Supreme Court to hear two cases that could affect LGBT community

HobbyLobbyBy Lisa Keen
Keen News Service

The U.S. Supreme Court will hear two cases next week that test the degree to which employers may use their personal religious beliefs to deny certain health coverage for employees. Neither case involves any LGBT-related health coverage, but the decisions in both may affect whether employers will be able to cite religious beliefs to deny such services as alternative insemination and gender reassignment.

The cases, Sebelius v. Hobby Lobby Stores and Conestoga Wood v. HHS, involve employers asserting religious beliefs as grounds for denying health insurance coverage for birth control. Both take issue with the Affordable Care Act. Hobby Lobby challenges the ACA implementing regulations that require employer health coverage plans provide women on their plans with the “full range” of “contraceptive methods.” Those regulations also authorize an exemption for “religious employer” and “religious nonprofit organizations that have religious objections to providing coverage for some or all contraceptive services.”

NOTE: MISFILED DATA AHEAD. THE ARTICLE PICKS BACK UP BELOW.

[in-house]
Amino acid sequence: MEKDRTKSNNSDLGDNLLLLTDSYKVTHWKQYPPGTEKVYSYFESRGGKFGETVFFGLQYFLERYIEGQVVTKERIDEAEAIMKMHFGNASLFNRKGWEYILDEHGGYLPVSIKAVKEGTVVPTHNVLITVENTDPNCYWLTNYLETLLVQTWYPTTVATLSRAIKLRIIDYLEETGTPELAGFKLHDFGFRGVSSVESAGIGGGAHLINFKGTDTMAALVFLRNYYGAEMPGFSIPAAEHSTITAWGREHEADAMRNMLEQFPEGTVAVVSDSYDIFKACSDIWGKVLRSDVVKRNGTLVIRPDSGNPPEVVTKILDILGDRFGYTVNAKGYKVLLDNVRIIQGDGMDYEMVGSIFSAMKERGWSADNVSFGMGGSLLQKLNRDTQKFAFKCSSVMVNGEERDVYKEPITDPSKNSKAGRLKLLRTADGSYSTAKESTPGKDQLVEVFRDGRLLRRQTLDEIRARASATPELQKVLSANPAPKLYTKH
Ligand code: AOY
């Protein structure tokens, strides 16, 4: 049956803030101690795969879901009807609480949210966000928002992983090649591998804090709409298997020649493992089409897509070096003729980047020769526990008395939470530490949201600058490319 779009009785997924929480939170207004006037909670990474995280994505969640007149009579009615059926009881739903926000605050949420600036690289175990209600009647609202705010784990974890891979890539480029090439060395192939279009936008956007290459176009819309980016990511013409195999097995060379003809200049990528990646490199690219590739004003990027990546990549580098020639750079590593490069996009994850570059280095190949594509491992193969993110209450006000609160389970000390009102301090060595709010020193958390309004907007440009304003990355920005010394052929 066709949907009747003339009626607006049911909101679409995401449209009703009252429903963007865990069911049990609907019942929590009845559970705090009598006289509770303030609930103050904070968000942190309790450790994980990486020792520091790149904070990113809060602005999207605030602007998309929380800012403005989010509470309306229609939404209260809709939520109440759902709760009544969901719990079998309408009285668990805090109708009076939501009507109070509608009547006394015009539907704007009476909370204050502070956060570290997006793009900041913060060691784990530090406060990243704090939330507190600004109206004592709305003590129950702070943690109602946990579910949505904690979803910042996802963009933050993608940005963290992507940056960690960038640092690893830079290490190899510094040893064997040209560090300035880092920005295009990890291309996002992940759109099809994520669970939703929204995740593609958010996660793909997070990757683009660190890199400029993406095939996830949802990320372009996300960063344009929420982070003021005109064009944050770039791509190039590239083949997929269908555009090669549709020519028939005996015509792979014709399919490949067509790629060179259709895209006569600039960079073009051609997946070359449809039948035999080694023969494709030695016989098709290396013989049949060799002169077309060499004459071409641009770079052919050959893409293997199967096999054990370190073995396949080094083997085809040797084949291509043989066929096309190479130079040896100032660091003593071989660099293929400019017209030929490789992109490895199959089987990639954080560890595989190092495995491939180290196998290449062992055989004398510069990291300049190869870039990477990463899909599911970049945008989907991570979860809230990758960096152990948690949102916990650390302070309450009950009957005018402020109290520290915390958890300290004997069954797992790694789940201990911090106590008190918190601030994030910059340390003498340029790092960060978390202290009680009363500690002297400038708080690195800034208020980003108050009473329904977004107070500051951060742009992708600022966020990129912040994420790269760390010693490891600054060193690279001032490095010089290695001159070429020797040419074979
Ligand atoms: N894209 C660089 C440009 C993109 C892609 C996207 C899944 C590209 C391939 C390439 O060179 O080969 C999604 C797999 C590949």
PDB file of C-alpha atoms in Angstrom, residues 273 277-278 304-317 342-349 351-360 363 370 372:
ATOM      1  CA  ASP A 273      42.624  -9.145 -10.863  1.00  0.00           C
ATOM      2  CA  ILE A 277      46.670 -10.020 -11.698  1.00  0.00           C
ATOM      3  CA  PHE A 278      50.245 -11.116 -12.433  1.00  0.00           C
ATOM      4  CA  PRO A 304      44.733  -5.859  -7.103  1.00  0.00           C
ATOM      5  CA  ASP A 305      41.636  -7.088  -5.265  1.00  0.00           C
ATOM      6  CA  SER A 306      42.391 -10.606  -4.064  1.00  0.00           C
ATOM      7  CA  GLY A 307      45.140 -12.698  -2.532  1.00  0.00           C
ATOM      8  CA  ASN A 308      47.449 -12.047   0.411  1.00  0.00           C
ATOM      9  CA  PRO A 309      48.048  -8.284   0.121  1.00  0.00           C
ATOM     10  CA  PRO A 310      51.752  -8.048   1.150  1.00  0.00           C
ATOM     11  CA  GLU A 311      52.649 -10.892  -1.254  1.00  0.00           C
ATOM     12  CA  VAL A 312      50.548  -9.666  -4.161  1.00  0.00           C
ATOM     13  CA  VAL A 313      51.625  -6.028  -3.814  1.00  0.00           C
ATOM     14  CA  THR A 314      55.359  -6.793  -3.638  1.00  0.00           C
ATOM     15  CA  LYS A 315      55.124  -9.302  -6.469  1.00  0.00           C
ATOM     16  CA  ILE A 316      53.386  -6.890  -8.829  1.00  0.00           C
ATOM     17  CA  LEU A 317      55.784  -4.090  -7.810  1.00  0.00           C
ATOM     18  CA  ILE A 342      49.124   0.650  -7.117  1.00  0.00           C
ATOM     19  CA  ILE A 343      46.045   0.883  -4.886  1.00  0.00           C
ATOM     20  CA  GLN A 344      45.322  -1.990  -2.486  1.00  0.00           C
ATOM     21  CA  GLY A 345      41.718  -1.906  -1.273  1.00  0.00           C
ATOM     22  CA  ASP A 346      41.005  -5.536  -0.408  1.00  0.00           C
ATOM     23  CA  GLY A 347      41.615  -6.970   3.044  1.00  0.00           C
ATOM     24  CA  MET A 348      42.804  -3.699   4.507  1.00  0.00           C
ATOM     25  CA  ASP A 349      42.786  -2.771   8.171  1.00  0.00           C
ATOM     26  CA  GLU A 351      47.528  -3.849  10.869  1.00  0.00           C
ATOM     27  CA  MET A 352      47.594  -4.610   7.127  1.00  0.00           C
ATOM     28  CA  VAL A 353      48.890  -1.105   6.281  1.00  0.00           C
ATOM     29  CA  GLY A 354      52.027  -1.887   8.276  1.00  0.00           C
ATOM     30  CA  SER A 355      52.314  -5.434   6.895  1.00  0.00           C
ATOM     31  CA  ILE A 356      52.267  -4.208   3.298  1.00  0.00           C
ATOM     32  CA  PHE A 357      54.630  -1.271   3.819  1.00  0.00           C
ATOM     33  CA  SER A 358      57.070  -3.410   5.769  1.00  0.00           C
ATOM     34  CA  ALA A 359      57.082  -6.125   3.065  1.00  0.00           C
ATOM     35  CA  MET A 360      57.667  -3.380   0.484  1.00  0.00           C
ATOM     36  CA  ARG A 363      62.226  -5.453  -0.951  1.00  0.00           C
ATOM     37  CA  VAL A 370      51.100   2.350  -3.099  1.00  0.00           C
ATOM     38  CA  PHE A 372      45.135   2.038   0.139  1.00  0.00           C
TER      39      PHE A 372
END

“A religious employer,” noted HHS’s brief to the Supreme Court, “is defined as a non-profit organization described in the Internal Revenue Code provision that refers to churches, their integrated auxiliaries, conventions or associations of churches, and the exclusively religious activities of any religious order.”

Hobby Lobby Stores and Mardel are two stores challenging the regulations. Hobby Lobby is a national chain of arts and craft supply stores. Mardel is an affiliated chain of Christian bookstores. Both stores are owned by five people (referred to as The Greens) who excluded contraceptive coverage from the health plans for their combined 13,372 employees, saying contraception goes against their religious belief that life begins “when sperm fertilizes an egg.”

The Hobby Lobby-Mardel owners filed the lawsuit, arguing that the 1993 Religious Freedom Restoration Act prohibits government from “substantially burden[ing] a person’s exercise of religion” unless the need to do so addresses a “compelling governmental interest” and is applied in the “least restrictive” way.